A few years ago, I spent many weeks battling pneumonia, the flu, bronchitis, and a relapse of pneumonia. I’m appreciative of the many friends who went the extra mile during this challenging time to minister to me in my time of need. Maybe you’re not sure how to help someone in the midst of a crisis. Often, when we don’t know what to do, we do nothing at all. Read more as I share ways we can be the hands and feet of Jesus and offer meaningful support when we have a friend who is sick. One thing I know for certain is #wearebettertogether!


“I trust this morning you are feeling much better!” were the words that greeted me via a text from a friend. Unsure of how to respond, I waited. Strangely enough, that text did not encourage or lift my spirits as I’m sure it was intended. It also didn’t give me much opportunity to provide an honest response.

You see, I wasn’t feeling any better. In fact, I was feeling even worse and had just returned from yet another visit to the doctor to find out that that not only was my originally diagnosed pneumonia not improving, but I had also picked up the flu somewhere along the way.

I was normally a very healthy woman. I saw the doctor once a year for well-check visits. WELL-CHECK…not sick visits. I ate right. I exercised regularly. And I never missed work because I was ill. I was used to being the doctor for my patients.

Yet somehow, this time, even I succumbed. Before all was said and done, I spent nine weeks battling pneumonia, the flu, bronchitis, and a relapse of pneumonia. The doctor put me on several weeks of mandatory bed rest. Even then it took much longer than that before my lungs returned to complete health, and longer still to regain my full strength and stamina.

Help a friend who is sick by being sensitive to their needs

For one who was used to doing, being active, and being the encourager for others, it was not only physically difficult being ill, but emotionally painful being secluded from others. Some friends and family prayed and checked in with me almost daily—that was the greatest gift. It let me remain connected despite my inability to get up or out.

Others came to our home and brought meals, yet showed sensitivity to our needs and didn’t linger and stay. They knew I was tired, and breathing was effortful enough—talking and breathing at the same time was more than I could handle. Their sensitivity to that factor was priceless.

Help a sick friend by being the hands and feet of Jesus

One dear friend dropped everything without any advance notice to take me to the medical center for emergency care when I couldn’t reach my own family and I was left at home without a vehicle. I found out later that she had her own crisis issues going on, yet she became the very tangible hands and feet of Jesus when her sister in Christ needed help.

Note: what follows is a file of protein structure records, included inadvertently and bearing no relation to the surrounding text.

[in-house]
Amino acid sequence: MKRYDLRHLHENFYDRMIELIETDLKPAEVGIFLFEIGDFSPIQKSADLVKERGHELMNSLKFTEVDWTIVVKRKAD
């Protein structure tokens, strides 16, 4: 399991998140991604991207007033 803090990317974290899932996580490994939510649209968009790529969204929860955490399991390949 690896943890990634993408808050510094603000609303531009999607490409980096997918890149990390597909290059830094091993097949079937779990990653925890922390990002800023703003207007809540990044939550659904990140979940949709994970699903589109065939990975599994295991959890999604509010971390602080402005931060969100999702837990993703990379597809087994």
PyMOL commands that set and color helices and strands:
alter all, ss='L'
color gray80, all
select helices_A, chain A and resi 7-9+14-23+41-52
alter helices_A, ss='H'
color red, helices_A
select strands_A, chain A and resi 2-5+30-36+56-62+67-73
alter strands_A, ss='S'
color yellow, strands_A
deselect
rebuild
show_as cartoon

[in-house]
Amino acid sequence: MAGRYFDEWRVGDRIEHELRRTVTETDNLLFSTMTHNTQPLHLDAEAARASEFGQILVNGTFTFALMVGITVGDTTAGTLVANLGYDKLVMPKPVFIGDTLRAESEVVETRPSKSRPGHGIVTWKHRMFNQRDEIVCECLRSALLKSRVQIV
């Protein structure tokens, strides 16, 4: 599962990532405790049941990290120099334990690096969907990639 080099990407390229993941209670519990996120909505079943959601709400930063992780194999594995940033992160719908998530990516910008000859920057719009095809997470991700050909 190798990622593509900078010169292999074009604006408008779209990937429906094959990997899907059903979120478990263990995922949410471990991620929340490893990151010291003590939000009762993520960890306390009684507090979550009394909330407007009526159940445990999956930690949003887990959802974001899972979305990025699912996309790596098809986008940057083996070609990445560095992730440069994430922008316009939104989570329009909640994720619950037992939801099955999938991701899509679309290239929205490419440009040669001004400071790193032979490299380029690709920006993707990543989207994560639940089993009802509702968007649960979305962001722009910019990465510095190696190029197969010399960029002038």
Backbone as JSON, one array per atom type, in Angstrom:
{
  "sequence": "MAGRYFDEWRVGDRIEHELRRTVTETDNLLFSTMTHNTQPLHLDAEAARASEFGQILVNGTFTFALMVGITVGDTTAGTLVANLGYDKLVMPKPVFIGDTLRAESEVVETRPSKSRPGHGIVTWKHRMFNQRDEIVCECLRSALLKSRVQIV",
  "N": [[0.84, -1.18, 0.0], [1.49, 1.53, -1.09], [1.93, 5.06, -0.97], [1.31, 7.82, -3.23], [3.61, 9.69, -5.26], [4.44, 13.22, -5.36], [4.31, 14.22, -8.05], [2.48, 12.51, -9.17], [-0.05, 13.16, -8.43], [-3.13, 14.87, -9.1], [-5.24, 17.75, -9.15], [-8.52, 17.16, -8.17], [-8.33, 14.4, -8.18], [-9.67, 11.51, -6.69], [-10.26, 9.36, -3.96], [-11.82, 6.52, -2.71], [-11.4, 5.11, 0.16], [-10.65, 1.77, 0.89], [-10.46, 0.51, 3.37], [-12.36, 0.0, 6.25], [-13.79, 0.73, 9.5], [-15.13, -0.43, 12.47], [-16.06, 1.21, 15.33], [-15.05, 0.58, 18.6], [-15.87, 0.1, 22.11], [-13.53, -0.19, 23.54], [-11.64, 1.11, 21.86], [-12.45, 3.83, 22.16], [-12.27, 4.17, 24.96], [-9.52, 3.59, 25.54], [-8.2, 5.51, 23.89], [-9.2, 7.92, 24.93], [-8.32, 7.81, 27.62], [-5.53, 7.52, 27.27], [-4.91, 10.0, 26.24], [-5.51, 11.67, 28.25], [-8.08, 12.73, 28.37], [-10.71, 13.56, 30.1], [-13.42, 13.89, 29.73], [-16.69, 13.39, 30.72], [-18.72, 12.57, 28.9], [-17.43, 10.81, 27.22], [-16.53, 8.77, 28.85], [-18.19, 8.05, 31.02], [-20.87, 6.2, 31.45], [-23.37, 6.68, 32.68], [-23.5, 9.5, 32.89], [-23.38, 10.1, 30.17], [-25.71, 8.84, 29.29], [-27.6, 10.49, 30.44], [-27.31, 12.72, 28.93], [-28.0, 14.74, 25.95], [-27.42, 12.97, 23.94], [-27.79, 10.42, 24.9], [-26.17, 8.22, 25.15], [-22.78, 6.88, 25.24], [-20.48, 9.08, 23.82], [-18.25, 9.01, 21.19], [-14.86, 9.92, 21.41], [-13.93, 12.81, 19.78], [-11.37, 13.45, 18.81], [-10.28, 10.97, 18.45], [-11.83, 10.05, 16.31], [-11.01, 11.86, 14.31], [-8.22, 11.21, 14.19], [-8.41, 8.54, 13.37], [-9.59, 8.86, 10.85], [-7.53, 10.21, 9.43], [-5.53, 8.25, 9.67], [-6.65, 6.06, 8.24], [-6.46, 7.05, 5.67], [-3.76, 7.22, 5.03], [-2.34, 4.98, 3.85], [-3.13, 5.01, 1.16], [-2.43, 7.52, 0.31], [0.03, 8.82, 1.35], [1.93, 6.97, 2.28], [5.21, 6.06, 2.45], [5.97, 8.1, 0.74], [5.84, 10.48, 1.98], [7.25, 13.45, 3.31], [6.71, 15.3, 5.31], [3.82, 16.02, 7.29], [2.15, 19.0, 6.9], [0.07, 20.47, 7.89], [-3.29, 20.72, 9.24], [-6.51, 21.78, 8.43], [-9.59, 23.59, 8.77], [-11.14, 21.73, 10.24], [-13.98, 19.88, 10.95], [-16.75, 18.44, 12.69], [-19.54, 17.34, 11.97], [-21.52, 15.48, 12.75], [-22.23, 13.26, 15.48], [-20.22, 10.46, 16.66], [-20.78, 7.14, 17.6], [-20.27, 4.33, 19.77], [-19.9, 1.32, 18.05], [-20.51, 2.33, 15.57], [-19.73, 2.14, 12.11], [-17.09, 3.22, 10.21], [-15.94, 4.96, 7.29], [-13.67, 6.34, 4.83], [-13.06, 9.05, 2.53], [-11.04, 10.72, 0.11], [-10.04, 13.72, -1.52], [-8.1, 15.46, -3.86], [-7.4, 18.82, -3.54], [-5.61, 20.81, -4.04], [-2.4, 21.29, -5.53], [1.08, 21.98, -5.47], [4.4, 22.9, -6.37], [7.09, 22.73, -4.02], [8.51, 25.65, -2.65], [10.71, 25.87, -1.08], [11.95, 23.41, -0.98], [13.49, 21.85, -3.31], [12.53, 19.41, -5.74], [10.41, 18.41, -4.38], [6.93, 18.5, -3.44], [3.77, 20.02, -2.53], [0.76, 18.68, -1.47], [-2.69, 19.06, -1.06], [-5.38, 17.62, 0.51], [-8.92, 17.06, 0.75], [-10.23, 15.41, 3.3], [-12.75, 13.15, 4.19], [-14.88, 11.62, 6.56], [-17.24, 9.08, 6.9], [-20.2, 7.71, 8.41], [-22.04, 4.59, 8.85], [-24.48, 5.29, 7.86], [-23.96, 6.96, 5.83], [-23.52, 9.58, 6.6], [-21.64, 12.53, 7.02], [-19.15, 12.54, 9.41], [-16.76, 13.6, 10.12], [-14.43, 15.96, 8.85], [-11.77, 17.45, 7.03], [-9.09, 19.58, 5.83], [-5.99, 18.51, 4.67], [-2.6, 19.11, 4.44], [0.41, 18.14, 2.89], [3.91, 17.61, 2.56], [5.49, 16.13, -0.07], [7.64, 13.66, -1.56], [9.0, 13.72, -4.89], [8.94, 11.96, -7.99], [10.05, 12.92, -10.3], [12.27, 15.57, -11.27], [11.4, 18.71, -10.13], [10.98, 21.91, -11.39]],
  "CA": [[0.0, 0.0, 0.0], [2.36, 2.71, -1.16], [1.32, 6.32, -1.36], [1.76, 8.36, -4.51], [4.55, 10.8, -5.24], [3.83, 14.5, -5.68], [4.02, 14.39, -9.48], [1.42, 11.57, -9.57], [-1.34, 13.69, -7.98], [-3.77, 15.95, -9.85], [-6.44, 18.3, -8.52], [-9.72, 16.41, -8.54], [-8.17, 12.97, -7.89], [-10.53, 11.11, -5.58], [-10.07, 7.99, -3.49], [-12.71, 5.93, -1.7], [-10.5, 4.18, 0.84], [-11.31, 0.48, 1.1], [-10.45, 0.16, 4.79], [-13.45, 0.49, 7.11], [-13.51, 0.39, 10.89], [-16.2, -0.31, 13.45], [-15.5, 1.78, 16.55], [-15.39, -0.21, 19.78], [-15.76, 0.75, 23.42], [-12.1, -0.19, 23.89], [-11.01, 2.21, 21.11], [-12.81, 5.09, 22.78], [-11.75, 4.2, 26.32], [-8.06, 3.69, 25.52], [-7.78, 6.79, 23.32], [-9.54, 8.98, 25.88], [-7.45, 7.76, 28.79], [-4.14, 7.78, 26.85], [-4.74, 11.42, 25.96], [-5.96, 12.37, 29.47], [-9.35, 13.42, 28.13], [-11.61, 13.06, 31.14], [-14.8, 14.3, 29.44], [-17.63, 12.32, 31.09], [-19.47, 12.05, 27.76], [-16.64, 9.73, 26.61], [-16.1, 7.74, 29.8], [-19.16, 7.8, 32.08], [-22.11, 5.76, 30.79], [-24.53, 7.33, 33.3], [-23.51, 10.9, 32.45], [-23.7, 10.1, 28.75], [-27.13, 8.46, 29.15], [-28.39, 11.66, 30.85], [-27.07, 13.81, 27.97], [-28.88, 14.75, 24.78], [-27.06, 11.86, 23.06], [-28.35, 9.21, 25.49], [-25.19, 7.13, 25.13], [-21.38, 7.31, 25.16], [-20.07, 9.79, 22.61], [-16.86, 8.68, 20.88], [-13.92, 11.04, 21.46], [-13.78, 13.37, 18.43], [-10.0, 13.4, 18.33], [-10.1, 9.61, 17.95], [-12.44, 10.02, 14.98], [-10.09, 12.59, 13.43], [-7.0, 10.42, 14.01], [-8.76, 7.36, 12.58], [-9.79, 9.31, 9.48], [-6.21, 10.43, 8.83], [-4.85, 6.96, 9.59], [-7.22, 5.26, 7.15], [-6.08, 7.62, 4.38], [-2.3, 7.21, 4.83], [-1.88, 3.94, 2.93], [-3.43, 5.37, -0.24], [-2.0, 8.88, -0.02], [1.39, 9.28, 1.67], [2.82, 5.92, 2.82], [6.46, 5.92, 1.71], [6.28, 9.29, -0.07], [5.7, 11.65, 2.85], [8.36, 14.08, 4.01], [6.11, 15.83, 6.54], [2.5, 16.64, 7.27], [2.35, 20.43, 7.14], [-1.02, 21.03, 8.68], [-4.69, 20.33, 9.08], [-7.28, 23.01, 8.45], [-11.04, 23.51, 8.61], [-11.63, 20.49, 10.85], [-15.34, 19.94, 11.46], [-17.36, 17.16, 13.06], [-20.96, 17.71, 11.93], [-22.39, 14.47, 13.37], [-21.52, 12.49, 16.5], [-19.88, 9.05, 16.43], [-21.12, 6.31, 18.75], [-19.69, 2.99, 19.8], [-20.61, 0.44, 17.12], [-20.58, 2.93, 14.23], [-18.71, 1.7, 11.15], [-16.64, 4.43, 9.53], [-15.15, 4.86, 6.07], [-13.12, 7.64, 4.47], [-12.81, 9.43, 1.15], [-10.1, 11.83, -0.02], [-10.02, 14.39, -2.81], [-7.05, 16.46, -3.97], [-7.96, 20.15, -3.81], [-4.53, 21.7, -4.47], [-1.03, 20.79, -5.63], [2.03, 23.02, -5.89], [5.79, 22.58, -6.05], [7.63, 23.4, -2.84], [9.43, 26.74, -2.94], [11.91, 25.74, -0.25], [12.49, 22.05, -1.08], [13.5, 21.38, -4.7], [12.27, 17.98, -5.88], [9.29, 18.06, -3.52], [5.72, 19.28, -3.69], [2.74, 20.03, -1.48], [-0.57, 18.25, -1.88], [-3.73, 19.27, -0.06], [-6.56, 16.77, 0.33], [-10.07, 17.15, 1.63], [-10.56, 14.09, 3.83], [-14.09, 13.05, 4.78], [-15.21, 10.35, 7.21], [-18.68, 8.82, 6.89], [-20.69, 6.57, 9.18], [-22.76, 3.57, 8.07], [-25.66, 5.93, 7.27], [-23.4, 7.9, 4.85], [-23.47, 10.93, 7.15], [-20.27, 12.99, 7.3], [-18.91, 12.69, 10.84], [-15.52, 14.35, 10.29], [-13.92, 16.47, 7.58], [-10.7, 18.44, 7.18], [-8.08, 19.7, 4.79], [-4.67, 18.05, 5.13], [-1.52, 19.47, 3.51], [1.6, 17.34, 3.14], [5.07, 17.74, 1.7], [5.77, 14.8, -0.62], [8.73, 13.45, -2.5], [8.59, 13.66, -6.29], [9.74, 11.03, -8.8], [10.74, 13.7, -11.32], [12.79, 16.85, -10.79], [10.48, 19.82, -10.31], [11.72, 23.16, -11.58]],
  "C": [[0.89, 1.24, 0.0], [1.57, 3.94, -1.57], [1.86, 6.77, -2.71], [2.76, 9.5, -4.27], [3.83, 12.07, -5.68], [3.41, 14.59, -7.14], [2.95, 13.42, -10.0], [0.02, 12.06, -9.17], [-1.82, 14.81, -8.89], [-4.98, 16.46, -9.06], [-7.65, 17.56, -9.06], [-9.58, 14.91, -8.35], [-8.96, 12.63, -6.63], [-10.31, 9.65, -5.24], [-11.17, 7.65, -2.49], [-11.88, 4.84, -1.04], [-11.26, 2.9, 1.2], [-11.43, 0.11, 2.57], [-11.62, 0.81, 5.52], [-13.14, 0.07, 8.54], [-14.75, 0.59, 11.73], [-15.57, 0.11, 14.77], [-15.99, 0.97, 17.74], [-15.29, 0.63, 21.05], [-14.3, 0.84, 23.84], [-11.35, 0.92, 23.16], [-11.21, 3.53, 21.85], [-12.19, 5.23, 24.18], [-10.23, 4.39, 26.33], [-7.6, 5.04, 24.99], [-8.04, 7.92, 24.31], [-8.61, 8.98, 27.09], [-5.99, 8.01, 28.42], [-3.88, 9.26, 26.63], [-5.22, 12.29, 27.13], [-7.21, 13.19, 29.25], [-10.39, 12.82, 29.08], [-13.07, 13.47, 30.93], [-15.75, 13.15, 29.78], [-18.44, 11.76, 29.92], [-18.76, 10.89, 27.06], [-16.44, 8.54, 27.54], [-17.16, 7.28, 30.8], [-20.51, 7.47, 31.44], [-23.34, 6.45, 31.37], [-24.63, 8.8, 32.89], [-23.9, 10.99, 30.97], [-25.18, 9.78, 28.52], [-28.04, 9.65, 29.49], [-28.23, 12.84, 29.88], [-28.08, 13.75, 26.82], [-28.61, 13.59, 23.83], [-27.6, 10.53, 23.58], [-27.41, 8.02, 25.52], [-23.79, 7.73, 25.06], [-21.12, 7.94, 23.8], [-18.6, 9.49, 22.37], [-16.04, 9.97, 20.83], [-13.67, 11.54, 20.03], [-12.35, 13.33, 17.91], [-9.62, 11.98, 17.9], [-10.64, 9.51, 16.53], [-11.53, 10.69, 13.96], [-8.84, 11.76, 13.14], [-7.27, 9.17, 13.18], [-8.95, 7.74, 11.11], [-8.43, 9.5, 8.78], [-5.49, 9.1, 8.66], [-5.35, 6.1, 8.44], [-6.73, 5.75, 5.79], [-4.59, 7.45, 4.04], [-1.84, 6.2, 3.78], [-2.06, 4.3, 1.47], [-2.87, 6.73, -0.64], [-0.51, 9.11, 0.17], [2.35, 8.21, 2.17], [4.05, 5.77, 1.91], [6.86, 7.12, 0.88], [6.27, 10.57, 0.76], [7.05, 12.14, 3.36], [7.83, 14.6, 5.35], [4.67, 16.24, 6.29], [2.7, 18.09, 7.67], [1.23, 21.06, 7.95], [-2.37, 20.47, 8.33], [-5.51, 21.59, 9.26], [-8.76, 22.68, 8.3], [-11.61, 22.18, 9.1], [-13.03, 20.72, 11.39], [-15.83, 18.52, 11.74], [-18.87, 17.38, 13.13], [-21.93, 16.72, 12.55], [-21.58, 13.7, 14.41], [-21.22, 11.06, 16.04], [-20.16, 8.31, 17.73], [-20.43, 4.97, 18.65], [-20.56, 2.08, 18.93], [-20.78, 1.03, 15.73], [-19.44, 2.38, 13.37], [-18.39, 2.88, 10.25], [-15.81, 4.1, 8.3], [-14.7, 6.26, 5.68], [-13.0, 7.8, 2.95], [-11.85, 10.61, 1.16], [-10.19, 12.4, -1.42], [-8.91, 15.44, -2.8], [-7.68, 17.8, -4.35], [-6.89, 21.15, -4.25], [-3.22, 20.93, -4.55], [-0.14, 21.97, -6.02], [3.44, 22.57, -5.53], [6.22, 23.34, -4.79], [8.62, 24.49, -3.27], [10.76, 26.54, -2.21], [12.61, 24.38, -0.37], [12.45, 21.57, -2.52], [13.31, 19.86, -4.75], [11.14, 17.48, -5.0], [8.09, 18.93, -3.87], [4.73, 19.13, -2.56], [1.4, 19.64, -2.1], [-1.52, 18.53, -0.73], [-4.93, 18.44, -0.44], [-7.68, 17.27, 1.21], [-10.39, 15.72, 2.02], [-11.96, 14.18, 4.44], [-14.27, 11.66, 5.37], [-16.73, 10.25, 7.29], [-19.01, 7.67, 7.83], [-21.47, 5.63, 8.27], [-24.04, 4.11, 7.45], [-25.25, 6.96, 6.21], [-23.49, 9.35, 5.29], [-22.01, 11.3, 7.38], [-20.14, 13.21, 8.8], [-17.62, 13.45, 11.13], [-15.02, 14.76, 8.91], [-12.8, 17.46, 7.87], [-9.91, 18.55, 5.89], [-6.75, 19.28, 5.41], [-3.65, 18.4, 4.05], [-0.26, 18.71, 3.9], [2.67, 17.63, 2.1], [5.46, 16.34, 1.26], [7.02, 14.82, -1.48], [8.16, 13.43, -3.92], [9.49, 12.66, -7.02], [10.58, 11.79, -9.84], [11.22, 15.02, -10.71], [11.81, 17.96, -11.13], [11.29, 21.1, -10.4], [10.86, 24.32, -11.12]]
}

Yet some who I thought might show care or concern, responded with comments that suggested they truly didn’t understand or perhaps didn’t want to be inconvenienced. One friend messaged, “Doing well today, friend?” but her question stifled my answer because I knew what the “right” answer was, the acceptable answer. The implied message was that she didn’t really have the time or desire to hear if my answer was anything but “yes.”

My whole bout with this illness left me pondering just how we are to reach out to those in need. My first thought was of the Samaritan man. He was one who took the time to stop. He took the time to care. He took the time to be inconvenienced, even when others hadn’t.

And the more I thought about some who really impacted my life during my most painful, most lonely days, the more I thought about the friends who went to the extreme effort of lowering their sick friend down through the roof to ensure that their friend would get to Jesus. I had friends who kept their phones by them at night in case I had a breathing crisis and needed someone to pray; friends who prayed Scripture over me; friends who brought meals when they realized I was ill and then realized I had relapsed and remained ill and kept the meals coming. I had friends who took the time to regularly check in with me to see how I was, and encourage my heart.

“There are “friends” who destroy each other, but a real friend sticks closer than a brother.” (Proverbs 18:24 NLT)

During the hardest times in life, we are given not only the responsibility but also the privilege of being the hands and feet of Jesus to minister to others in their need.

So often, we don’t know what to do to help another, so we do nothing at all. In part 2 of this post, I’ll give practical ways we can extend help to a friend in need.

In the comments below, I’d love to hear your thoughts regarding ways others have been the hands and feet of Jesus to you when you were in need. Your comments just may be the solution someone else is needing!

Because of Him, #HopePrevails!



Discover practical ways to extend compassion and help when a friend is facing an illness. Don't let uncertainty about what to do or what to say hold you back from making a difference. Read more for ways to be the hands and feet of Jesus, bringing comfort and support to friends when they need it most.


Every day can be a good day when you trust the promises of God.

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